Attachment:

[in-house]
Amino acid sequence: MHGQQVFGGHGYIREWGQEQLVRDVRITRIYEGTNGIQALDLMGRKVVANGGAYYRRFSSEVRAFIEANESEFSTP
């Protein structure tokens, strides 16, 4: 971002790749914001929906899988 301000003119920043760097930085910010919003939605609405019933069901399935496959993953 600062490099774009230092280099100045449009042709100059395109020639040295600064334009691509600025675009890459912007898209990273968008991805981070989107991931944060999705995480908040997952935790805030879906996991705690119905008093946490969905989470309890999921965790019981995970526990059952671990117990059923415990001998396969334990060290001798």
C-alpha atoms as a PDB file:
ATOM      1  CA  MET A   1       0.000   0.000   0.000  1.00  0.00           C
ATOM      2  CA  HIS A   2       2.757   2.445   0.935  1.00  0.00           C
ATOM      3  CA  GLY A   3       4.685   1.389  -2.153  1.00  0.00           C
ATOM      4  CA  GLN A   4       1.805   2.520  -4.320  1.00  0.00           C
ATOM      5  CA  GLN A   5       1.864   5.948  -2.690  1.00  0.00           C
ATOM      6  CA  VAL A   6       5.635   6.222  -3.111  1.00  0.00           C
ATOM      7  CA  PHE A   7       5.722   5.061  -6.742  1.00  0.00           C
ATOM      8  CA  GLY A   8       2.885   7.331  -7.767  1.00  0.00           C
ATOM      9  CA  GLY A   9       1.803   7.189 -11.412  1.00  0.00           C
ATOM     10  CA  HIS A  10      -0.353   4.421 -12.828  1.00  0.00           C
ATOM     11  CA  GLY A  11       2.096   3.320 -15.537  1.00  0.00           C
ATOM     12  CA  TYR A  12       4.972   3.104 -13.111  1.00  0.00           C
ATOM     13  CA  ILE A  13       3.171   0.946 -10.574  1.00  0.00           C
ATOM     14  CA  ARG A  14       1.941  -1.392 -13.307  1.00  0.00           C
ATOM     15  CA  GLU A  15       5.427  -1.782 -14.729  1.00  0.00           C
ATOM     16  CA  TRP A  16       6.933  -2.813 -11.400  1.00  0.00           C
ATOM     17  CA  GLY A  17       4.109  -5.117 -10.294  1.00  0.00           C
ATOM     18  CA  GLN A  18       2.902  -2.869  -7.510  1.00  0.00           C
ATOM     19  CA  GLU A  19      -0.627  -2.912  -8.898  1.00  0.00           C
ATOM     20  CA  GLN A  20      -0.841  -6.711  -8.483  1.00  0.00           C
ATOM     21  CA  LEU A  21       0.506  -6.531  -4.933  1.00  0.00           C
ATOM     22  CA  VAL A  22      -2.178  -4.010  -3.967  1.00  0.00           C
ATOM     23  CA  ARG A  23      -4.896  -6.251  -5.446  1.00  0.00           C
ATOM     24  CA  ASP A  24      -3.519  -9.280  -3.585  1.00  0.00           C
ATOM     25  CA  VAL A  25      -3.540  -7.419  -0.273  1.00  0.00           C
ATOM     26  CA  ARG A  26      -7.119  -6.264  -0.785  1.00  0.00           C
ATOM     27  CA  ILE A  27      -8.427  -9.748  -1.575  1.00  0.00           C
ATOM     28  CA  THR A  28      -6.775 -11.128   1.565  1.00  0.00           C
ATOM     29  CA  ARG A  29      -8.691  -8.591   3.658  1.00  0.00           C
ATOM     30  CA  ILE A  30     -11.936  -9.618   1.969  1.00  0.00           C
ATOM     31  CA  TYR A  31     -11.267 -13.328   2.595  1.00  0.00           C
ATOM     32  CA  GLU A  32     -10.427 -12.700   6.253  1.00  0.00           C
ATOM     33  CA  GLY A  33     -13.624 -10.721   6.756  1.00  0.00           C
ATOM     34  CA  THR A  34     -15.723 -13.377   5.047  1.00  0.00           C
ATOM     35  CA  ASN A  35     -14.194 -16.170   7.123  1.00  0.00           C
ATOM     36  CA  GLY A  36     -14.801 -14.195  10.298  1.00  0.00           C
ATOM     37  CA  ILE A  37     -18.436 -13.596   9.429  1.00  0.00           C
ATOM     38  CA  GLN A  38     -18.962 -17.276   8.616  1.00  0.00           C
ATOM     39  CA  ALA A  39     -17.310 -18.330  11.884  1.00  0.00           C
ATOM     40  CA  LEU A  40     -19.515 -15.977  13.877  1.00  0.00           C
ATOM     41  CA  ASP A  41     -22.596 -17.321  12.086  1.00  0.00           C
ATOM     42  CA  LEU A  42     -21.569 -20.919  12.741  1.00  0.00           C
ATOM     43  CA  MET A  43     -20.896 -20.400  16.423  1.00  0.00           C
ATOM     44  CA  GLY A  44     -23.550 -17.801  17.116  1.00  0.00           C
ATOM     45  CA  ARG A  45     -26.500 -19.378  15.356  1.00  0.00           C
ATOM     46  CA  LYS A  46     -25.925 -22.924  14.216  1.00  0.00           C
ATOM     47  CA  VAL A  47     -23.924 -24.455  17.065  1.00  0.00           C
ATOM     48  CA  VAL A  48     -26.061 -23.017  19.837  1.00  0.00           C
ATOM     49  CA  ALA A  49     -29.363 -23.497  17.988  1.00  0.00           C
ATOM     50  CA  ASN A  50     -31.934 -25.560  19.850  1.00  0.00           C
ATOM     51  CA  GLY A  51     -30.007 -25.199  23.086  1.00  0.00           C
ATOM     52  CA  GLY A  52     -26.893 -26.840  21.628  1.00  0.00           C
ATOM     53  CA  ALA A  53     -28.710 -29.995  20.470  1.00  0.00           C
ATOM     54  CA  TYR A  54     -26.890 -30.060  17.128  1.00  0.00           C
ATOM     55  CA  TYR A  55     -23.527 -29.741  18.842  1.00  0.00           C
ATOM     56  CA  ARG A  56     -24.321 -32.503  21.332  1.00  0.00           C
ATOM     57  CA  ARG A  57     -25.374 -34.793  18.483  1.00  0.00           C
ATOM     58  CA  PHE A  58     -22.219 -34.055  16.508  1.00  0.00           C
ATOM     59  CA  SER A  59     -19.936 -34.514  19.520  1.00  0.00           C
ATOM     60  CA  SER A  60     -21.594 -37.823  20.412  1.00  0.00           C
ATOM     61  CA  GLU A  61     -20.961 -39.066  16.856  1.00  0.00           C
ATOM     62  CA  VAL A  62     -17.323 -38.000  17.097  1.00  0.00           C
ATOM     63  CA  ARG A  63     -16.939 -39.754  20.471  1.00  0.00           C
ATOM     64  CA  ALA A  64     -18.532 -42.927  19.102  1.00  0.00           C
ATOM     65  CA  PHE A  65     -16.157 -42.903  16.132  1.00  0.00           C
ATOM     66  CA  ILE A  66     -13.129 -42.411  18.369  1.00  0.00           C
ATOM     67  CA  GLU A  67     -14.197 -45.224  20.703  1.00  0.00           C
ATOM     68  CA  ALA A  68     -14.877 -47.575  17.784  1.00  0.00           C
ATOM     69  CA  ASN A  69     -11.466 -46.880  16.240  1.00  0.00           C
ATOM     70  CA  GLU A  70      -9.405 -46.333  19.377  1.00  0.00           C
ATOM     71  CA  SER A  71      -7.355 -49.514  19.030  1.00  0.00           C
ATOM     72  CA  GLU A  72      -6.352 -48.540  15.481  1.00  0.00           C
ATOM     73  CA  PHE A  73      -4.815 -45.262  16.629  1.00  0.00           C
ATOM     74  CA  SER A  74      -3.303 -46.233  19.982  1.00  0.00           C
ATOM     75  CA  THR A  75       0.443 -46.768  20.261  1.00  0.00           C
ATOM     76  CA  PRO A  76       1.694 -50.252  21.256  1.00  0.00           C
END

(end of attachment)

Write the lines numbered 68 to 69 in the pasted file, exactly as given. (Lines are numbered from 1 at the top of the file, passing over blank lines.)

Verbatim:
ATOM     64  CA  ALA A  64     -18.532 -42.927  19.102  1.00  0.00           C
ATOM     65  CA  PHE A  65     -16.157 -42.903  16.132  1.00  0.00           C